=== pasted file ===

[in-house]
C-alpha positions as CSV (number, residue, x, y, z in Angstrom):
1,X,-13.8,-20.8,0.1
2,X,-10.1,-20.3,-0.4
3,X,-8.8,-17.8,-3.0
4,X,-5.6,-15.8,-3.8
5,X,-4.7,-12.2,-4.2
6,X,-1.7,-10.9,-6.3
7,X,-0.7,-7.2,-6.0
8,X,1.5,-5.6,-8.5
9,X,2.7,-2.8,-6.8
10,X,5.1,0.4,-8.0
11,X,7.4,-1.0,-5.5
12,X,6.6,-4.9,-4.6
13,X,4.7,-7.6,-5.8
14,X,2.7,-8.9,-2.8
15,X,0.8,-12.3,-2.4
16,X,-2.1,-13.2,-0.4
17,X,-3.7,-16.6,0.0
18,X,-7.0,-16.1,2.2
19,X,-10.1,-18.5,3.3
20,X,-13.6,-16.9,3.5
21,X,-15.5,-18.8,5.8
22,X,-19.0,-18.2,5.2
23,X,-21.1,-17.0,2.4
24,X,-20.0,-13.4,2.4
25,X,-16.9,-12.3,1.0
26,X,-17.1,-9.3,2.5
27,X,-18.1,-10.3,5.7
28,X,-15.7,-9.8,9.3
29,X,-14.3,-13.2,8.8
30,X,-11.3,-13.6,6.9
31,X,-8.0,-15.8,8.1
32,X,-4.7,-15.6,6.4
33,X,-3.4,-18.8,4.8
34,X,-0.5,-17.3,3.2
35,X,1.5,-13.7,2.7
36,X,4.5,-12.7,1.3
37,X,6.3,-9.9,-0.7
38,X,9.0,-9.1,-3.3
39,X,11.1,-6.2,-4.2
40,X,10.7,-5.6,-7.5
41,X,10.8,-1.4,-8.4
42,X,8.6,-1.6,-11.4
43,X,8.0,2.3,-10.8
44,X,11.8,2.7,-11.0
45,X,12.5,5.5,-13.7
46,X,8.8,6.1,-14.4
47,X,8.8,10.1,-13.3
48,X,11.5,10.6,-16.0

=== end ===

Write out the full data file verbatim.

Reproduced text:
[in-house]
C-alpha positions as CSV (number, residue, x, y, z in Angstrom):
1,X,-13.8,-20.8,0.1
2,X,-10.1,-20.3,-0.4
3,X,-8.8,-17.8,-3.0
4,X,-5.6,-15.8,-3.8
5,X,-4.7,-12.2,-4.2
6,X,-1.7,-10.9,-6.3
7,X,-0.7,-7.2,-6.0
8,X,1.5,-5.6,-8.5
9,X,2.7,-2.8,-6.8
10,X,5.1,0.4,-8.0
11,X,7.4,-1.0,-5.5
12,X,6.6,-4.9,-4.6
13,X,4.7,-7.6,-5.8
14,X,2.7,-8.9,-2.8
15,X,0.8,-12.3,-2.4
16,X,-2.1,-13.2,-0.4
17,X,-3.7,-16.6,0.0
18,X,-7.0,-16.1,2.2
19,X,-10.1,-18.5,3.3
20,X,-13.6,-16.9,3.5
21,X,-15.5,-18.8,5.8
22,X,-19.0,-18.2,5.2
23,X,-21.1,-17.0,2.4
24,X,-20.0,-13.4,2.4
25,X,-16.9,-12.3,1.0
26,X,-17.1,-9.3,2.5
27,X,-18.1,-10.3,5.7
28,X,-15.7,-9.8,9.3
29,X,-14.3,-13.2,8.8
30,X,-11.3,-13.6,6.9
31,X,-8.0,-15.8,8.1
32,X,-4.7,-15.6,6.4
33,X,-3.4,-18.8,4.8
34,X,-0.5,-17.3,3.2
35,X,1.5,-13.7,2.7
36,X,4.5,-12.7,1.3
37,X,6.3,-9.9,-0.7
38,X,9.0,-9.1,-3.3
39,X,11.1,-6.2,-4.2
40,X,10.7,-5.6,-7.5
41,X,10.8,-1.4,-8.4
42,X,8.6,-1.6,-11.4
43,X,8.0,2.3,-10.8
44,X,11.8,2.7,-11.0
45,X,12.5,5.5,-13.7
46,X,8.8,6.1,-14.4
47,X,8.8,10.1,-13.3
48,X,11.5,10.6,-16.0